Feb 13, 2017 06:32 PM

China to Boost High-Speed Rail Tickets on Ningbo-to-Shenzhen Line

(Beijing) — China will raise prices on a stretch of its state-of-the-art high-speed rail network in the southeast part of the country, marking the first such increase since 2015 as the operator seeks to strike a balance between supply, demand and its large debt load.

The hikes will see second-class ticket prices rise by 25% to 30% on the stretch of rail between the eastern port city of Ningbo and the southern city of Shenzhen, across the border from Hong Kong, an official with the local rail authority told Caixin, speaking on condition of anonymity. First-class ticket prices will rise by an even steeper 65% to 70%, he said.

The affected stretch is part of a coastal corridor that connects Shanghai and Shenzhen. Ticket prices will remain unchanged on two other main stretches on that corridor — one connecting Shanghai with the eastern city of Hangzhou, and another connecting Hangzhou with Ningbo.

To partly compensate for the price hikes, the rail operator will increase train speeds on the line to 250 kph from a previous 200 kph. Upgrades are currently being made to the line to facilitate such higher speeds, and should be ready by the time new prices take effect on April 21. By comparison, trains on the lines connecting Shanghai and Ningbo run at 300 kph.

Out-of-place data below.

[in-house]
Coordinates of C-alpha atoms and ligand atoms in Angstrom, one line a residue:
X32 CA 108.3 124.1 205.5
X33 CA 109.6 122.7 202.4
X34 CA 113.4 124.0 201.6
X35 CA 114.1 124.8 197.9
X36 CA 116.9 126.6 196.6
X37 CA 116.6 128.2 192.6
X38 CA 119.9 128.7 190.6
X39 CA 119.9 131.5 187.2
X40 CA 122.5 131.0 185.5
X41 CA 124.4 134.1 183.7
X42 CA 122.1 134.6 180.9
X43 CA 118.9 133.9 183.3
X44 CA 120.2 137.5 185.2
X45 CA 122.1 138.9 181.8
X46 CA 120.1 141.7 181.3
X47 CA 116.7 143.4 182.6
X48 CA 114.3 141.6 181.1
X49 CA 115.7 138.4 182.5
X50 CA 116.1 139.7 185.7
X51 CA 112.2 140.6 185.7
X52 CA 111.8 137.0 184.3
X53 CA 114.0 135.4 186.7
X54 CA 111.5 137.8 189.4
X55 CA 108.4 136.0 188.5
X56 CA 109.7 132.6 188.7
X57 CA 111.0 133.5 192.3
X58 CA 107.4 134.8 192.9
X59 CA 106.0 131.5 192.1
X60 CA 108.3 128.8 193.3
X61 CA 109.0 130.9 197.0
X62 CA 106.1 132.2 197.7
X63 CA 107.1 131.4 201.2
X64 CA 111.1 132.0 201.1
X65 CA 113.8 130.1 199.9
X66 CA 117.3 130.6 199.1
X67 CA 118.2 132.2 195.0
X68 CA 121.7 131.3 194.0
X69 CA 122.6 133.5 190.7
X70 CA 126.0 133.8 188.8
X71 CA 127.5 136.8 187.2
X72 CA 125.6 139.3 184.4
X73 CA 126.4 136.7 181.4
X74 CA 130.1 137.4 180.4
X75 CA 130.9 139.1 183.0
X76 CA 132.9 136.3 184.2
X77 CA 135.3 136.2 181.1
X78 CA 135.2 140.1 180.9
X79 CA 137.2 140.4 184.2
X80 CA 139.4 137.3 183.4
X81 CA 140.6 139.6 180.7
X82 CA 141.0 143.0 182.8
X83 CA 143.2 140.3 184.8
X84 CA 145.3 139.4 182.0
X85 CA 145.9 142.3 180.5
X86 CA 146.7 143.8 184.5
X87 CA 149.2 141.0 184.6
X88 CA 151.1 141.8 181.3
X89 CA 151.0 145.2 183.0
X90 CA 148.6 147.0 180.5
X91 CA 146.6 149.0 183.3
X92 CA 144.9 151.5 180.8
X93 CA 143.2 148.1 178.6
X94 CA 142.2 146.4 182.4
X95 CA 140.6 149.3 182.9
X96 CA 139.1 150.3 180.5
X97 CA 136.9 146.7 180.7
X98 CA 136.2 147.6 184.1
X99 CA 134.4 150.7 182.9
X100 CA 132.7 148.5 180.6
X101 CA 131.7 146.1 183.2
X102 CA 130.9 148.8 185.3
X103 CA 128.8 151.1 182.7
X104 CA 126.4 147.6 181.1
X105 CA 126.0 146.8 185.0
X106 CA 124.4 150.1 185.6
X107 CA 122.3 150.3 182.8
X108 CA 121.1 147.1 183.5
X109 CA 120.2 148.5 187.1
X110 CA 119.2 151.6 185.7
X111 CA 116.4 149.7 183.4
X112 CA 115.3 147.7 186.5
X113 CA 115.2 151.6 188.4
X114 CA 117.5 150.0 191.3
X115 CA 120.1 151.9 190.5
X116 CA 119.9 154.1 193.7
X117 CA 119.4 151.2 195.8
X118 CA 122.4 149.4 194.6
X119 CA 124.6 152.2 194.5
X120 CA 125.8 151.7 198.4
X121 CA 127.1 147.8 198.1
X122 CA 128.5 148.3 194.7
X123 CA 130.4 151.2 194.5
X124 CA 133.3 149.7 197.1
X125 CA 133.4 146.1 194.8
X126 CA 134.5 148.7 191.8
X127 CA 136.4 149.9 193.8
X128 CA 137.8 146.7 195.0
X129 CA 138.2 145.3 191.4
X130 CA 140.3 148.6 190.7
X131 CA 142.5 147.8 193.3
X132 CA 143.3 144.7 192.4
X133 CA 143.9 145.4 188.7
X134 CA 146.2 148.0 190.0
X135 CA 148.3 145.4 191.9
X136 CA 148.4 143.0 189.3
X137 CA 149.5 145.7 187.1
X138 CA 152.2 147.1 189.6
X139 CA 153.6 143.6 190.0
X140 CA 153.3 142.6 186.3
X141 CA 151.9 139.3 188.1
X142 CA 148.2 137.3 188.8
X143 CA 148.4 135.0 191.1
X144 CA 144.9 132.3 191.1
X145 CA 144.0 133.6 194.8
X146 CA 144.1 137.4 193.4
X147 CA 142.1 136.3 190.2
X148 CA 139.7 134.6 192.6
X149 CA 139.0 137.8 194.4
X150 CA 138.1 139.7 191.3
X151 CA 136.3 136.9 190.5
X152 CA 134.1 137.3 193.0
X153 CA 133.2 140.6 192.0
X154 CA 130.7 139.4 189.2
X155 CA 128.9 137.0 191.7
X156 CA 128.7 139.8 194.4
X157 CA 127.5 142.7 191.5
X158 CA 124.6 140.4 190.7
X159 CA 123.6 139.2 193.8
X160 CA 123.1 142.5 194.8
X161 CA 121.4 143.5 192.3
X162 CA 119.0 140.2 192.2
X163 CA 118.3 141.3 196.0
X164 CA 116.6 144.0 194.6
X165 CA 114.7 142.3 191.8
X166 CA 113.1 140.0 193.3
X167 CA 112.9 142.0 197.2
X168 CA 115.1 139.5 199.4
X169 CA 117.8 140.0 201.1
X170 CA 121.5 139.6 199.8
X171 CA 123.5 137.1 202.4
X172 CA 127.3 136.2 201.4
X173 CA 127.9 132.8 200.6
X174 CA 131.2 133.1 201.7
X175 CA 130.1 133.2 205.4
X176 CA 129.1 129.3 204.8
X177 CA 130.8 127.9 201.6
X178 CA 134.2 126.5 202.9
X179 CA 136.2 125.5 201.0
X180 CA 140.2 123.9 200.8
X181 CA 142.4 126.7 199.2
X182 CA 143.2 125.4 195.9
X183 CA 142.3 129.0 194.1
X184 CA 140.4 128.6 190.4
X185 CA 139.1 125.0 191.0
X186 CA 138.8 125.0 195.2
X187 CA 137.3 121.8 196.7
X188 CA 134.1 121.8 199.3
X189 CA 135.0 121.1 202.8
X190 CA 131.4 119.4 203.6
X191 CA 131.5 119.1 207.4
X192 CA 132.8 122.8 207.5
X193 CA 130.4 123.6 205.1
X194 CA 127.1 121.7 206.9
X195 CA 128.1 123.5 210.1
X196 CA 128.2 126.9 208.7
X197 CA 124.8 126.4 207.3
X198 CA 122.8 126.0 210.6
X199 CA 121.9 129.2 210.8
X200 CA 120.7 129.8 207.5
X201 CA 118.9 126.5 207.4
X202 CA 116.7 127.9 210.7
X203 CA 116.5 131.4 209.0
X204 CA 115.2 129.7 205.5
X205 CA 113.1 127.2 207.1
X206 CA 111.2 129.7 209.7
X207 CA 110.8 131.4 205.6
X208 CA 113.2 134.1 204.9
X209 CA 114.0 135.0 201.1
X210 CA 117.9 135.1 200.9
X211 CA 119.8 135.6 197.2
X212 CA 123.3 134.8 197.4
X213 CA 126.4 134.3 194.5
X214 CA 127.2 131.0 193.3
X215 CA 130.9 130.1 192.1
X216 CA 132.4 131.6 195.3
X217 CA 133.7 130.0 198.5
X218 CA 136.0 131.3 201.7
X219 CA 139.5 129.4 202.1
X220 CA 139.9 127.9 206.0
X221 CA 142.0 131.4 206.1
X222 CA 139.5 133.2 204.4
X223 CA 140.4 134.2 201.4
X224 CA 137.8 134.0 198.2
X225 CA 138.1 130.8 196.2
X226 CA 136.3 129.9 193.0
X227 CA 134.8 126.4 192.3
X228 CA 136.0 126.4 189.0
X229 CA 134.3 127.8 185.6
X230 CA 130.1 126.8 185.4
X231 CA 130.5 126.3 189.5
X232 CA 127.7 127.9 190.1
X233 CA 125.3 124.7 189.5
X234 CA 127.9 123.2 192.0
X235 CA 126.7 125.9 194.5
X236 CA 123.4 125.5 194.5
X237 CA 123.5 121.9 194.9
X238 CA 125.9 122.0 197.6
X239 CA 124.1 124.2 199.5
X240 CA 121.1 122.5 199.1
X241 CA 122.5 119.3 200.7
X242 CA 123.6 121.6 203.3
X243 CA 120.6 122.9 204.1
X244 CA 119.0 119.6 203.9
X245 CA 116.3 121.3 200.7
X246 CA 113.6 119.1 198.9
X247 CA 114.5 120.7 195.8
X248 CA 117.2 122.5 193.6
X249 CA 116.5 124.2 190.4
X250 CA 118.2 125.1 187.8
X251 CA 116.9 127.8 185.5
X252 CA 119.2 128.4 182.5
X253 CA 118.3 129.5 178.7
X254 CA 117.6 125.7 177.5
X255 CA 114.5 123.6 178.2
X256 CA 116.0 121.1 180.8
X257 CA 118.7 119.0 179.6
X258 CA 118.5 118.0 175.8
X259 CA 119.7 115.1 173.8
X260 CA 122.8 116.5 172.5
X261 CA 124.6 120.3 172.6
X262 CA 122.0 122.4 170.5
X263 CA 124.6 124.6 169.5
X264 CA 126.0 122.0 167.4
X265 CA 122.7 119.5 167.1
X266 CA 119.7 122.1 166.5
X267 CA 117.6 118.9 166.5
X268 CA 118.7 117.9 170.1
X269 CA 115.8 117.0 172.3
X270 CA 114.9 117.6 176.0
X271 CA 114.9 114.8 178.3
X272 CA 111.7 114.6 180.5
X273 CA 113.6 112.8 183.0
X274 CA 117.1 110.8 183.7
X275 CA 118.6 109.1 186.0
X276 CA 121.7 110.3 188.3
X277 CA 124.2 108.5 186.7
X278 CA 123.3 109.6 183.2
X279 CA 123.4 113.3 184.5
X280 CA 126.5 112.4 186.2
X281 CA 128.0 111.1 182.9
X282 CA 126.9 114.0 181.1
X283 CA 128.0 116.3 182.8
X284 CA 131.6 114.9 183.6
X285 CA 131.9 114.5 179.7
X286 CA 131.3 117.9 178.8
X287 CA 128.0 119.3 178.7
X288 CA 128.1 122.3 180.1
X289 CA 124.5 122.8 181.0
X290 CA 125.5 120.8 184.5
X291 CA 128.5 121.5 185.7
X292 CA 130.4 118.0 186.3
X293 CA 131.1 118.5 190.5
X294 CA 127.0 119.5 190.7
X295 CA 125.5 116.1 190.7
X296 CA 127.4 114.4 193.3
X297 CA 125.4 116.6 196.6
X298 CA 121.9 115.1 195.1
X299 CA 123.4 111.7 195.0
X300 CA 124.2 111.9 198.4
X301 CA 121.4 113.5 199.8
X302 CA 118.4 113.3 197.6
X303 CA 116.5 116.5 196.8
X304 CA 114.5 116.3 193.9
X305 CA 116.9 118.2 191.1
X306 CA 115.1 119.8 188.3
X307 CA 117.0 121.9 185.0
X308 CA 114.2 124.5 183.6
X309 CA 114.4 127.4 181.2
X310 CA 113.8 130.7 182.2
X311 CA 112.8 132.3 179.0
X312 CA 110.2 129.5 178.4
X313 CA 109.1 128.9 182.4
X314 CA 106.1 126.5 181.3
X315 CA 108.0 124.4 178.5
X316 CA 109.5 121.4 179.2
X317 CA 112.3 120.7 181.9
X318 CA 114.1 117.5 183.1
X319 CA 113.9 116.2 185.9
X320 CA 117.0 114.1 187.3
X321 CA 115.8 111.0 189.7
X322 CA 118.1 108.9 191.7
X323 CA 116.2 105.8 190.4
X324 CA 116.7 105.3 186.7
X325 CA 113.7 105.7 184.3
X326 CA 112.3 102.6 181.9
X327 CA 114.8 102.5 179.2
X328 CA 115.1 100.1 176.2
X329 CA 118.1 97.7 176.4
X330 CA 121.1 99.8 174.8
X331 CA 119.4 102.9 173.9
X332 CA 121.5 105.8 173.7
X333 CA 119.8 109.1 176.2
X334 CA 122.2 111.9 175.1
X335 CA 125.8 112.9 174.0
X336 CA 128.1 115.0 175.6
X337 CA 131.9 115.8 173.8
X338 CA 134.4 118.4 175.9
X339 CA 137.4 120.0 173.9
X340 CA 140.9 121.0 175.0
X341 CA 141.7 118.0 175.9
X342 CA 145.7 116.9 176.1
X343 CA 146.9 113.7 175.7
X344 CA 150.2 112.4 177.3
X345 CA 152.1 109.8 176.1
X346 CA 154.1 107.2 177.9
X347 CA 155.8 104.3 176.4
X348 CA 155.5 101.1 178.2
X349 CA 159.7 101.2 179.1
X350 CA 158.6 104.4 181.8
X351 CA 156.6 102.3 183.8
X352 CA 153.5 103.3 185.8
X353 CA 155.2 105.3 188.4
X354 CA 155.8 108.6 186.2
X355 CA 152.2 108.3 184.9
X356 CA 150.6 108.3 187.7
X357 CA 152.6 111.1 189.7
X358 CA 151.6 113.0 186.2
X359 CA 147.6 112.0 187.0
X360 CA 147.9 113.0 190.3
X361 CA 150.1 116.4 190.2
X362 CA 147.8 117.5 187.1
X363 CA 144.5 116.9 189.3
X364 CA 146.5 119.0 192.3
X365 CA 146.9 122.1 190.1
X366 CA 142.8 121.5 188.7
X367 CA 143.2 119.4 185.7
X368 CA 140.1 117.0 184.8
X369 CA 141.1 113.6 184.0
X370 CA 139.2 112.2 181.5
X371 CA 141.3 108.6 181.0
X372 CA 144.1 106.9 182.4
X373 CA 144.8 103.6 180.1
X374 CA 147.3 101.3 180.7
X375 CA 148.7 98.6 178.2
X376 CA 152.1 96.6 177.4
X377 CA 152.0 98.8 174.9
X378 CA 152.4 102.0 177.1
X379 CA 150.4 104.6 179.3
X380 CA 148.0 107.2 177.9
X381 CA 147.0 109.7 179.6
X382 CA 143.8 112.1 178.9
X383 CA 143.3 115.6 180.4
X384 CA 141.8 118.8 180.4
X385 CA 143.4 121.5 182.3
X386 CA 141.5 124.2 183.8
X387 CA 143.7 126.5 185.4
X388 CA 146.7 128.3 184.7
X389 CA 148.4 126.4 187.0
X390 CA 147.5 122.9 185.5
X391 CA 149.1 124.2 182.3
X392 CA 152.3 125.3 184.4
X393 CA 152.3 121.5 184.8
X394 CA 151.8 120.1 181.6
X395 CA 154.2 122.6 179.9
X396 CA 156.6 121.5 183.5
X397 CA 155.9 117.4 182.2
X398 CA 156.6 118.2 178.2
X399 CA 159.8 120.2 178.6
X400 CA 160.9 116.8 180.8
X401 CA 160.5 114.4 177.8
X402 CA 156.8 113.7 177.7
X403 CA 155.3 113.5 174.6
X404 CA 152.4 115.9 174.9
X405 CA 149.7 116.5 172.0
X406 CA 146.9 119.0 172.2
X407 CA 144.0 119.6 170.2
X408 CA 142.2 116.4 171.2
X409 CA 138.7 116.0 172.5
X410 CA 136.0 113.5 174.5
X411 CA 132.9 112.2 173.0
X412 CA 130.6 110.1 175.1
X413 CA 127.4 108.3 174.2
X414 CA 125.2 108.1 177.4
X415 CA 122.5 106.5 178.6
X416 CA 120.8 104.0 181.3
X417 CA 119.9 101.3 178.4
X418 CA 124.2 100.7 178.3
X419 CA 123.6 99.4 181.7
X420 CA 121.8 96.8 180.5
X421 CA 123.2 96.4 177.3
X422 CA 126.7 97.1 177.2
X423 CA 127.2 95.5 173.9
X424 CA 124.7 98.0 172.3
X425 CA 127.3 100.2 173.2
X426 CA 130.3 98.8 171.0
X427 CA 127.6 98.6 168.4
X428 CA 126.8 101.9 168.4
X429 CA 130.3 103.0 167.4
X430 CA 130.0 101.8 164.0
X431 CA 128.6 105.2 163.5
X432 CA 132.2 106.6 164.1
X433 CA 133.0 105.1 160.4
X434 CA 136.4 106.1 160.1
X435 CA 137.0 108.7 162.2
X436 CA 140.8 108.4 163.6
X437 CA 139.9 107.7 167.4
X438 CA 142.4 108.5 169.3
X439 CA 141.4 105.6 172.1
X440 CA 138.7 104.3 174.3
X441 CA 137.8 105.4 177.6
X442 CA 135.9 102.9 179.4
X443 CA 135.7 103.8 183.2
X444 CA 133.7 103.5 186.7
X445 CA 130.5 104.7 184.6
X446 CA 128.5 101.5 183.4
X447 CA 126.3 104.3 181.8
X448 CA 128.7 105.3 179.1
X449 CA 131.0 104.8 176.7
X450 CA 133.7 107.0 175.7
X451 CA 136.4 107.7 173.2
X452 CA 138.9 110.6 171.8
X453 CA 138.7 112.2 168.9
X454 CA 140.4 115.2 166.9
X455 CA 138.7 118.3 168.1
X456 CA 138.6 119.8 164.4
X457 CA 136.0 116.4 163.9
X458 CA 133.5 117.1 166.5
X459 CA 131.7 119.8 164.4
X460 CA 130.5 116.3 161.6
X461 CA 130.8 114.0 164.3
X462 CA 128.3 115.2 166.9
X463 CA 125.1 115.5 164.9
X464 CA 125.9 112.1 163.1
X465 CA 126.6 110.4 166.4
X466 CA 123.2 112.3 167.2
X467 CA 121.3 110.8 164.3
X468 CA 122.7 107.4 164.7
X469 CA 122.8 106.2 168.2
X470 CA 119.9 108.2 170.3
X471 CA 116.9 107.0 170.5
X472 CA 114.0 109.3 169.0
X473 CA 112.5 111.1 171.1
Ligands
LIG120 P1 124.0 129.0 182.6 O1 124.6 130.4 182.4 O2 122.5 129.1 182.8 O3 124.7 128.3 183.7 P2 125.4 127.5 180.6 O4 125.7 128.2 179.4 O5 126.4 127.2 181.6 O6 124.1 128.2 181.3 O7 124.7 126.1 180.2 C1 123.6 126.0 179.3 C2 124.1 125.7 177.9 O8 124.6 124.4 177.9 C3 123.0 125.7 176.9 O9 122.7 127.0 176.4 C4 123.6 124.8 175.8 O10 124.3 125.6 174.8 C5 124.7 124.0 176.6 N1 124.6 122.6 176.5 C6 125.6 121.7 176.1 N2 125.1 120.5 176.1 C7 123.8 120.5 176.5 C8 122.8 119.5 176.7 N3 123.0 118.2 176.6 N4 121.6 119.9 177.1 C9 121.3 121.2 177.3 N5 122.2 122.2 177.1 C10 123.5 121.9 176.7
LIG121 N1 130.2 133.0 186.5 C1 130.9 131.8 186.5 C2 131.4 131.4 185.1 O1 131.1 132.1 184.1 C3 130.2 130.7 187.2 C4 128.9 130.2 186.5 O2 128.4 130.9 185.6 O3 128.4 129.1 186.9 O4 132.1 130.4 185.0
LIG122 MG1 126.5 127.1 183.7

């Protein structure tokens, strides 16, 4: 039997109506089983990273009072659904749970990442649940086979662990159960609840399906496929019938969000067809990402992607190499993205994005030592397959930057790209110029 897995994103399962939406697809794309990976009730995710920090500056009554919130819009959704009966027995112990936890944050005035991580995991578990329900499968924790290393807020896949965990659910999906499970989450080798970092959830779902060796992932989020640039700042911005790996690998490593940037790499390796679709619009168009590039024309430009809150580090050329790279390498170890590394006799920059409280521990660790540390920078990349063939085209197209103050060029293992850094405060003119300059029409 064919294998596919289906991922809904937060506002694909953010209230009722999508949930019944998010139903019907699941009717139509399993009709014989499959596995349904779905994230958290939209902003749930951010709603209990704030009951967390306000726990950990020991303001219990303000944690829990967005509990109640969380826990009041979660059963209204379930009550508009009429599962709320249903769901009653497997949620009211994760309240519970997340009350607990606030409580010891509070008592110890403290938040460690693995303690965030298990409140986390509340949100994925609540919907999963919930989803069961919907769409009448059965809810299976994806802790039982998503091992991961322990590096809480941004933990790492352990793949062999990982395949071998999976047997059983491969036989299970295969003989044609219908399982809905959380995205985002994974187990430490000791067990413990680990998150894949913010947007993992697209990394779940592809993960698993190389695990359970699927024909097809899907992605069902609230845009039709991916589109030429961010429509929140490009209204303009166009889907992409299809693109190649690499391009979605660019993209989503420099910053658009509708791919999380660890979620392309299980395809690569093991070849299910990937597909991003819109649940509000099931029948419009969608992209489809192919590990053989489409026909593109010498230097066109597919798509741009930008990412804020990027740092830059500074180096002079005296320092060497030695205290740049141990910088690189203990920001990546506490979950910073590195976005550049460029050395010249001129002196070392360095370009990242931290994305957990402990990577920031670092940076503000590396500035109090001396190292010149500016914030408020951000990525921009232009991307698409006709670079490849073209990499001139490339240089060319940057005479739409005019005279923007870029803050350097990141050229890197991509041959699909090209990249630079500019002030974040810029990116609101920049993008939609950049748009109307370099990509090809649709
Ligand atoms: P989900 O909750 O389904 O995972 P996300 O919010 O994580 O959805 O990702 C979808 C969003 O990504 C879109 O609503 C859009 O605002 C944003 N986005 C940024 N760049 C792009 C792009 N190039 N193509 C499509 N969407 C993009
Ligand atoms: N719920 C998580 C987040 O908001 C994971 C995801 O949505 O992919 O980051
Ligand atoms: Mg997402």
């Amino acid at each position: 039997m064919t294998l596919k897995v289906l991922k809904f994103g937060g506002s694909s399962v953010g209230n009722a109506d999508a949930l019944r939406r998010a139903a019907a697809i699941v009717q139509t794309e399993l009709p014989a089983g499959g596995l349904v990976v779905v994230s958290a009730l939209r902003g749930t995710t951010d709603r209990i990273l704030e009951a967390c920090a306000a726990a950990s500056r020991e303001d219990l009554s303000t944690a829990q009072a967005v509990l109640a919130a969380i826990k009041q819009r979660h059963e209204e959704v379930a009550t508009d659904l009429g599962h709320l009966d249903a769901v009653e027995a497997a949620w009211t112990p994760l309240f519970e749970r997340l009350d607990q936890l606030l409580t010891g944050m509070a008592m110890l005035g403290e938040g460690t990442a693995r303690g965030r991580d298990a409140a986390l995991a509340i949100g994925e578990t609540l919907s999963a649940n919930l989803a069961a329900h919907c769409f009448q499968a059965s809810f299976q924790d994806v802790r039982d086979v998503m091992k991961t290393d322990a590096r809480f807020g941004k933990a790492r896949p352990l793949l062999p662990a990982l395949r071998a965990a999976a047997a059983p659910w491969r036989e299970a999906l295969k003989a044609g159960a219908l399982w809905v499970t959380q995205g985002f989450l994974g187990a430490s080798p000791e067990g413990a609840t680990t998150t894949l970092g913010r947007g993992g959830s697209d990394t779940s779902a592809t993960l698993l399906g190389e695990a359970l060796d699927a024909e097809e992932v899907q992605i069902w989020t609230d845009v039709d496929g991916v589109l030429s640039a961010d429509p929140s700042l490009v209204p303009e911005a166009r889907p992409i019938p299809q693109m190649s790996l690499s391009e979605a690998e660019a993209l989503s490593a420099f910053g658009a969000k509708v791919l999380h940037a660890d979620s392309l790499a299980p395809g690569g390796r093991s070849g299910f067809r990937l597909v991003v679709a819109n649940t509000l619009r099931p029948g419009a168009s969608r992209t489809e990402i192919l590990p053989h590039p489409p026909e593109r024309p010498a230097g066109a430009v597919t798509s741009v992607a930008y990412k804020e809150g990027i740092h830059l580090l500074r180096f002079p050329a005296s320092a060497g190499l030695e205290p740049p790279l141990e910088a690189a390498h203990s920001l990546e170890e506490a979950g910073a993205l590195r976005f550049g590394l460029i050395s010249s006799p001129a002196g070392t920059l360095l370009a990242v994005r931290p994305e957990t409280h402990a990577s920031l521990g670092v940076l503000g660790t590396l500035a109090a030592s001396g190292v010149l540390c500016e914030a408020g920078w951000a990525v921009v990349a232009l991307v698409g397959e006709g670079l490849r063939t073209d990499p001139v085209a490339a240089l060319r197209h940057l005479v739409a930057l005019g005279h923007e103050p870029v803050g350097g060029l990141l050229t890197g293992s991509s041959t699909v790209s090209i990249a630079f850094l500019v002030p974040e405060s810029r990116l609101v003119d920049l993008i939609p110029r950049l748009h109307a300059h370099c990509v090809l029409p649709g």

In addition, the 1,309-km Ningbo-to-Shenzhen line will implement a system that allows the operator to change prices based on peak and low travel seasons.

China has spent hundreds of billions of yuan building a state-of-the-art 22,000-km high speed rail system that now links up most of the country.

In December an official said that China planned to spend 3.5 trillion yuan ($509 billion) in the railway sector as part of the country’s 13th Five-Year Plan, which charts development goals for 2016-20. Under the plan, the government will build 30,000 km of new track over the five years, which will expand the country’s railway network to a total of 150,000 km.

Contact writer: Yang Ge (

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